Your Researcher Profiles

A researcher profile identifies an individual researcher and their work, usually listing a selection of their publications, other research activities, and sometimes further information such as their h-index.

You will probably have more than one researcher profile; some are created for you (e.g. Massey Expertise, Scopus) and some you need to create yourself (e.g. ORCID, Google Scholar).

Researcher profiles, in order of relevance and usefulness to Massey University researchers:

  1. Massey University Expertise Database and Symplectic
    All Massey researchers are automatically given a researcher profile through the Massey Expertise Database; if you Google your name followed by the word Massey, this profile will generally be the first link in the list of results.
    • All the publications you have entered into Symplectic are listed under the Research Outputs heading on your profile (unless you have marked them 'confidential')
    • If you deposit the full text of any of your publications into Massey Research Online your profile will provide links to these publications as appropriate (and where copyright allows)
    • The Massey Expertise Database may include altmetrics:

      Altmetrics in the Massey Expertise Database

    Emphasising that you are from Massey University isn't just good for the University; when people search Google for your name, your Massey profile helps distinguish you from all the other people who might share your name.

  2. ORCID Record and Identifier
    Massey has an institutional subscription to ORCID (Open Researcher and Contributor ID) and it’s recommend that you create an ORCID ID.  This will give you a unique number enabling permanent, unambiguous links between you and your work.  ORCID is not specific to any resource/database or institution.

    Your ORCID record can then be linked to Symplectic.  This enables Symplectic to add publications on your ORCID profile.  See this tutorial on how to link your record.

    Increasingly, journals are asking for ORCID IDs as part of the article submission process, and databases like Scopus can use your ORCID ID to bring all of your publications together under one Author Identifier.  

    To create and manage your ORCID record, you need to:
    • connect to ORCID
    • register
    • add your professional information
    • use your ORCID ID in all relevant research workflow and publications, including less formal items such as blog posts.
  3. Scopus Author Identifier
    If you have any publications (articles, book chapters, or books) listed in Scopus, you will automatically have a Scopus Author Identifier. You can see your identifier by clicking on your name from any Scopus record for one of your publications.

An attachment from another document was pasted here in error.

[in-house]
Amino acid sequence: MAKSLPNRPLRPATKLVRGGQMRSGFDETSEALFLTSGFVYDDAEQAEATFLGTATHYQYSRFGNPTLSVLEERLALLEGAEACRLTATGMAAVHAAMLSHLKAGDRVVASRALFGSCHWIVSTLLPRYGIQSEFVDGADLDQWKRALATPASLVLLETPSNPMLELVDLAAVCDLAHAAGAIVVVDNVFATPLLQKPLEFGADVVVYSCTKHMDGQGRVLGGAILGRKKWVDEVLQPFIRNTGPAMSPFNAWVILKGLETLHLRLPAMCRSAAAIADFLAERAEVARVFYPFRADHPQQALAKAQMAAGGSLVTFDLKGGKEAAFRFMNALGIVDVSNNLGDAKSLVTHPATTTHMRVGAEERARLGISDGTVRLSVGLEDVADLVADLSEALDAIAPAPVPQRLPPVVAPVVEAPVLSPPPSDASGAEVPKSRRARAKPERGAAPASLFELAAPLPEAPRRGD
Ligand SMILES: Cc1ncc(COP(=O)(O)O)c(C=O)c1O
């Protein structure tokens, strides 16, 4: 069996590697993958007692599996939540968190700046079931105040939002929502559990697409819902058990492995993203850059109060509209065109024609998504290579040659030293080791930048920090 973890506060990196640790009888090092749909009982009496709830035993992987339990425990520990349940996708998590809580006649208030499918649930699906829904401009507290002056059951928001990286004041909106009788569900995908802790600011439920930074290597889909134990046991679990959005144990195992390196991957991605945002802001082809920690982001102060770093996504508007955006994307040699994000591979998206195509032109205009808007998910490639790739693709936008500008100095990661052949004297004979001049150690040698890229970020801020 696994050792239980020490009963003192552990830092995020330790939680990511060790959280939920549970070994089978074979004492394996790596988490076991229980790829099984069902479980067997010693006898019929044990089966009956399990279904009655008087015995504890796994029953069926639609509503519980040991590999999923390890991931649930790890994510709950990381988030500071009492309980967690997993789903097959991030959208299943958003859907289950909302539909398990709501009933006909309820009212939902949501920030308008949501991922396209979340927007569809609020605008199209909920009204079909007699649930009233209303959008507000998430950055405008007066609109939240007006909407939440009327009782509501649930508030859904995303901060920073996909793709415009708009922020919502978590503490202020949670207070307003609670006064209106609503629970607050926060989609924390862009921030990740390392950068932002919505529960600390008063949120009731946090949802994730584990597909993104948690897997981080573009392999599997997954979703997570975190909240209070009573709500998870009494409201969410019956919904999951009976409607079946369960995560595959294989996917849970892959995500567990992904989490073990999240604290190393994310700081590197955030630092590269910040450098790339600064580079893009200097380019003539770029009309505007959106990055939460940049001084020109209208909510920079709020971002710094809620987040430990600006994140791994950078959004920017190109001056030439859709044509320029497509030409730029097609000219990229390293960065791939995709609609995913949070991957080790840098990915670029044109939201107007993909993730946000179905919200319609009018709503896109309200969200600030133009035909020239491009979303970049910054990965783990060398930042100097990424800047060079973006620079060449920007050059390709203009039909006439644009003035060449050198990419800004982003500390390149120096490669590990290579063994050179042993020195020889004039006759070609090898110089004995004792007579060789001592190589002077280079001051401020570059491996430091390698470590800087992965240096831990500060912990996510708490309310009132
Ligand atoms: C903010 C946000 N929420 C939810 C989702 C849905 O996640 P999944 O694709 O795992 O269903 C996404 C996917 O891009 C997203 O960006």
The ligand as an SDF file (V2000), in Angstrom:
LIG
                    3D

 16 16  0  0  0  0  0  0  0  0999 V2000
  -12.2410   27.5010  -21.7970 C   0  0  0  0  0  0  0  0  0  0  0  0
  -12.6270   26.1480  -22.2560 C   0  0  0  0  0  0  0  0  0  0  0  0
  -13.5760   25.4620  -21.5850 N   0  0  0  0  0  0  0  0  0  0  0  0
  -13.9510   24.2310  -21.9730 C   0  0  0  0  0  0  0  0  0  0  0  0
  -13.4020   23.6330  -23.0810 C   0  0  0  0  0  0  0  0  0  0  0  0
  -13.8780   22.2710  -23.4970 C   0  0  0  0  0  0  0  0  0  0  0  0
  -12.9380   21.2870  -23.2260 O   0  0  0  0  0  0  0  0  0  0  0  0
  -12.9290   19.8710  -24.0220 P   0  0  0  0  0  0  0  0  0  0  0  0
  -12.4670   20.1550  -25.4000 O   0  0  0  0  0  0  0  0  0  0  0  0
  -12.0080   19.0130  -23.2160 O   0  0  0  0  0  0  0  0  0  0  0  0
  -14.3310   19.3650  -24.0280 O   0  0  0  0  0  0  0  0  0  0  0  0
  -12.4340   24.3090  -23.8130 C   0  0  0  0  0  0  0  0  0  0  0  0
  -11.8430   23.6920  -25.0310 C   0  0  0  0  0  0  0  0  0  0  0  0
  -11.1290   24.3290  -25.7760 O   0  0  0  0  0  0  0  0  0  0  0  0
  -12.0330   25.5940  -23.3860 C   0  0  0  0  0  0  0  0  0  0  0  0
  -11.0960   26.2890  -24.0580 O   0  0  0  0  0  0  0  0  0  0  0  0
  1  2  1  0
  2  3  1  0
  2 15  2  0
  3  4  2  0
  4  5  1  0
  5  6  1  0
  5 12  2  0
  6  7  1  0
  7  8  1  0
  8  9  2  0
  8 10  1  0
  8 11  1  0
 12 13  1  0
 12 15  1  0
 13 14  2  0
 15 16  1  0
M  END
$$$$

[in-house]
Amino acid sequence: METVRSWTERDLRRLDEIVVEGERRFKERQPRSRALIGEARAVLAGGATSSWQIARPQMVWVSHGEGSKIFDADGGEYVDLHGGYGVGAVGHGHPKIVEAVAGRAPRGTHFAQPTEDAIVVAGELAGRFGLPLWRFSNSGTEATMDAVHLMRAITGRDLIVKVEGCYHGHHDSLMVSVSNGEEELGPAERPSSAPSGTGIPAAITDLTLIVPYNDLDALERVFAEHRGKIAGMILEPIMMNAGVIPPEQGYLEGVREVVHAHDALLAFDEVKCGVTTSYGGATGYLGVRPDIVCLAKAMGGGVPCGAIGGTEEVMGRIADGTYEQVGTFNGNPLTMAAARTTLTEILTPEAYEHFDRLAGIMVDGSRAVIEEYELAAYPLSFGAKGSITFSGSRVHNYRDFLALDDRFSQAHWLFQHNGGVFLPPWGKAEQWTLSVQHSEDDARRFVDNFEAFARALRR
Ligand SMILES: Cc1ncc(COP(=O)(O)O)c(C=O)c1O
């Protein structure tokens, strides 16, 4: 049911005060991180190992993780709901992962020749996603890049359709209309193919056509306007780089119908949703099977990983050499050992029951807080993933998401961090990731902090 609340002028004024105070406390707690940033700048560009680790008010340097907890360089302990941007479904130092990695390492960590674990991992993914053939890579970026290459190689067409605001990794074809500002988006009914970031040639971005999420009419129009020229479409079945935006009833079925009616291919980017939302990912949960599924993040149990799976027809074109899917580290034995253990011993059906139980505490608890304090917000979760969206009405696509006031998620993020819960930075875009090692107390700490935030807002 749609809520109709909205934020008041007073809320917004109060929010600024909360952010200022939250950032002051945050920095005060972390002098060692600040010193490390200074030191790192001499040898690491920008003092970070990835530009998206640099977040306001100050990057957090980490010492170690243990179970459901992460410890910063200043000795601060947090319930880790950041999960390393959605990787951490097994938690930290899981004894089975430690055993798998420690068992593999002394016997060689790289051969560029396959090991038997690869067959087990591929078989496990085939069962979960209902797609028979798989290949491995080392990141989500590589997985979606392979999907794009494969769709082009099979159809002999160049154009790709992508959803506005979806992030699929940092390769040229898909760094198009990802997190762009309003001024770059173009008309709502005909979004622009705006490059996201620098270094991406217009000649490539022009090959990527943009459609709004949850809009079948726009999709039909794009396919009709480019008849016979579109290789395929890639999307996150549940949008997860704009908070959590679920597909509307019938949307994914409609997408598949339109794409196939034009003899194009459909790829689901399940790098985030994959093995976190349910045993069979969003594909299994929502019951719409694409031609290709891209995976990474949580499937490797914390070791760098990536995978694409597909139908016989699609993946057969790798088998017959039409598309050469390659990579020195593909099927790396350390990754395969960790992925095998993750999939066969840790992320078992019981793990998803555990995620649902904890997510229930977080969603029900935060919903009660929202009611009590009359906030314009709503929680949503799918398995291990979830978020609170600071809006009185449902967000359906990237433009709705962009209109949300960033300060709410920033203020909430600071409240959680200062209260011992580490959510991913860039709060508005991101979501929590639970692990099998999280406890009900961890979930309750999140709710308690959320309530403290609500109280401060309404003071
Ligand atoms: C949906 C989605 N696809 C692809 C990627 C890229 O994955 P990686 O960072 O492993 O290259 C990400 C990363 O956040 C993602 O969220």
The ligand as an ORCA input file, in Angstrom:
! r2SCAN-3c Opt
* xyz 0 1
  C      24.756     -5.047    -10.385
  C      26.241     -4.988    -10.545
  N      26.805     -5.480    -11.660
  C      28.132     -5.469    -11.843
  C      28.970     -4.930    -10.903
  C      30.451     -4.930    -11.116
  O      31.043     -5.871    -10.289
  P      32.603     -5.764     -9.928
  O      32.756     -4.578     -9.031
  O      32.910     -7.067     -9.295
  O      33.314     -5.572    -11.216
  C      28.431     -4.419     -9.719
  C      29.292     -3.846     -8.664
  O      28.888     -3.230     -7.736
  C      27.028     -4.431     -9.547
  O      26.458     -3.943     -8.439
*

Each Author Identifier has a unique identifying number (ID) and includes your institutional affiliation based on the address of your most recent publication. Viewers can see a summary of all your publications listed in Scopus, along with the number of times each publication has been cited and an h-index based on these citations.

    Scopus Author Identifiers are prone to errors:
    • Documents may be attributed to the wrong author
    • An individual may be assigned more than one author identifier
    • Institutional affiliations may be incorrect
    Check your Scopus Author Identifier regularly, particularly when your new publications appear in Scopus. Has Scopus correctly identified and combined all of your works in the database into your profile, or has it assigned some of them to other people? If you use your ORCID ID when you publish, Scopus will find it easier to keep all of your publications together in one set.

  4. Google Scholar Profile
    You can create your own Google Scholar profile and claim your publications listed on Google Scholar. This may give you and your publications higher visibility.

    Create your profile by:
    • connecting to Google Scholar
    • Clicking on My Citations (at the top of the screen)
    • Logging in using your Google account (create a new account if you don't already have one)
    You can then set up your profile, find and claim your publications, and keep your profile updated. When you create your profile, other researchers can use it to view your documents and their metrics.

  5. Researcher-id
    Web of Science offers Researcher-id as a way of collating your publications under one profile.

  6. ResearchGate and Academia.edu
    Many researchers use scholarly social networks such as ResearchGate and Academia.edu to:
    • create profiles
    • link to publications
    • interact with other researchers
    If you choose to upload documents to these networks you must respect publishers' copyright rights and Massey University licensing restrictions. One way to do this is to include your email address rather than uploading full text articles. That way you can connect directly with anyone interested in your work.

Manage Your Researcher Identity Tool Kit

Researcher Development

OR

  • Domain B (Personal Effectiveness)
    Sub-Domain B3 (Professional and Career Development)
    Descriptor: Career management

Contact Us

Contact a Subject Librarian
Personal research help by email, phone, or appointment.

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